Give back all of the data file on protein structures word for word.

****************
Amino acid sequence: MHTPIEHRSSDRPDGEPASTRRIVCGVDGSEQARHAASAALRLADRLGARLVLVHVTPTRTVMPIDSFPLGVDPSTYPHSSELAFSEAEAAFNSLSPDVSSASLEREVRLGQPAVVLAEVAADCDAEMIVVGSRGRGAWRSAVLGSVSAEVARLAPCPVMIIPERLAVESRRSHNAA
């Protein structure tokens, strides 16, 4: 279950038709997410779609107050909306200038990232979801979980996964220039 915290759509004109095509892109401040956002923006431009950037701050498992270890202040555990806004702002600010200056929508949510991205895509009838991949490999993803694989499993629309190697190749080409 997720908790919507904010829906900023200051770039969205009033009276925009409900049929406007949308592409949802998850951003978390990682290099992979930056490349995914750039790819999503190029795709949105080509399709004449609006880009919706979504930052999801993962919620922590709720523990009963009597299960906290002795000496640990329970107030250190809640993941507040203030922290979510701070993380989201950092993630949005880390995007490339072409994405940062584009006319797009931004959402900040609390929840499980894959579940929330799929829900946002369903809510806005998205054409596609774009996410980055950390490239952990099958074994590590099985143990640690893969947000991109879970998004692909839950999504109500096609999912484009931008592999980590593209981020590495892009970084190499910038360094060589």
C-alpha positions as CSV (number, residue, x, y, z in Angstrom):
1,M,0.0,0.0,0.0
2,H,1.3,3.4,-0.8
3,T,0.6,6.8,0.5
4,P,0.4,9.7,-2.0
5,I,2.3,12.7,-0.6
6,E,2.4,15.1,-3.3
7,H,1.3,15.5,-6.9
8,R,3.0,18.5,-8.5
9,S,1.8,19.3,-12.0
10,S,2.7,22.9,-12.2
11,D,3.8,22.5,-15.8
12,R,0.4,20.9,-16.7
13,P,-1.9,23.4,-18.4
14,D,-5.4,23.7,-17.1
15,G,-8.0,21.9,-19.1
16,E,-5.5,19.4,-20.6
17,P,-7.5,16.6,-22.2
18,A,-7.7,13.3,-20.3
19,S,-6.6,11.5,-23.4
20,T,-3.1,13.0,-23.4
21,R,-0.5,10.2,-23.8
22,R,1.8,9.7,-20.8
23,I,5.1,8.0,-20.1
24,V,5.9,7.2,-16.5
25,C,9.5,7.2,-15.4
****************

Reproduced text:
Amino acid sequence: MHTPIEHRSSDRPDGEPASTRRIVCGVDGSEQARHAASAALRLADRLGARLVLVHVTPTRTVMPIDSFPLGVDPSTYPHSSELAFSEAEAAFNSLSPDVSSASLEREVRLGQPAVVLAEVAADCDAEMIVVGSRGRGAWRSAVLGSVSAEVARLAPCPVMIIPERLAVESRRSHNAA
């Protein structure tokens, strides 16, 4: 279950038709997410779609107050909306200038990232979801979980996964220039 915290759509004109095509892109401040956002923006431009950037701050498992270890202040555990806004702002600010200056929508949510991205895509009838991949490999993803694989499993629309190697190749080409 997720908790919507904010829906900023200051770039969205009033009276925009409900049929406007949308592409949802998850951003978390990682290099992979930056490349995914750039790819999503190029795709949105080509399709004449609006880009919706979504930052999801993962919620922590709720523990009963009597299960906290002795000496640990329970107030250190809640993941507040203030922290979510701070993380989201950092993630949005880390995007490339072409994405940062584009006319797009931004959402900040609390929840499980894959579940929330799929829900946002369903809510806005998205054409596609774009996410980055950390490239952990099958074994590590099985143990640690893969947000991109879970998004692909839950999504109500096609999912484009931008592999980590593209981020590495892009970084190499910038360094060589």
C-alpha positions as CSV (number, residue, x, y, z in Angstrom):
1,M,0.0,0.0,0.0
2,H,1.3,3.4,-0.8
3,T,0.6,6.8,0.5
4,P,0.4,9.7,-2.0
5,I,2.3,12.7,-0.6
6,E,2.4,15.1,-3.3
7,H,1.3,15.5,-6.9
8,R,3.0,18.5,-8.5
9,S,1.8,19.3,-12.0
10,S,2.7,22.9,-12.2
11,D,3.8,22.5,-15.8
12,R,0.4,20.9,-16.7
13,P,-1.9,23.4,-18.4
14,D,-5.4,23.7,-17.1
15,G,-8.0,21.9,-19.1
16,E,-5.5,19.4,-20.6
17,P,-7.5,16.6,-22.2
18,A,-7.7,13.3,-20.3
19,S,-6.6,11.5,-23.4
20,T,-3.1,13.0,-23.4
21,R,-0.5,10.2,-23.8
22,R,1.8,9.7,-20.8
23,I,5.1,8.0,-20.1
24,V,5.9,7.2,-16.5
25,C,9.5,7.2,-15.4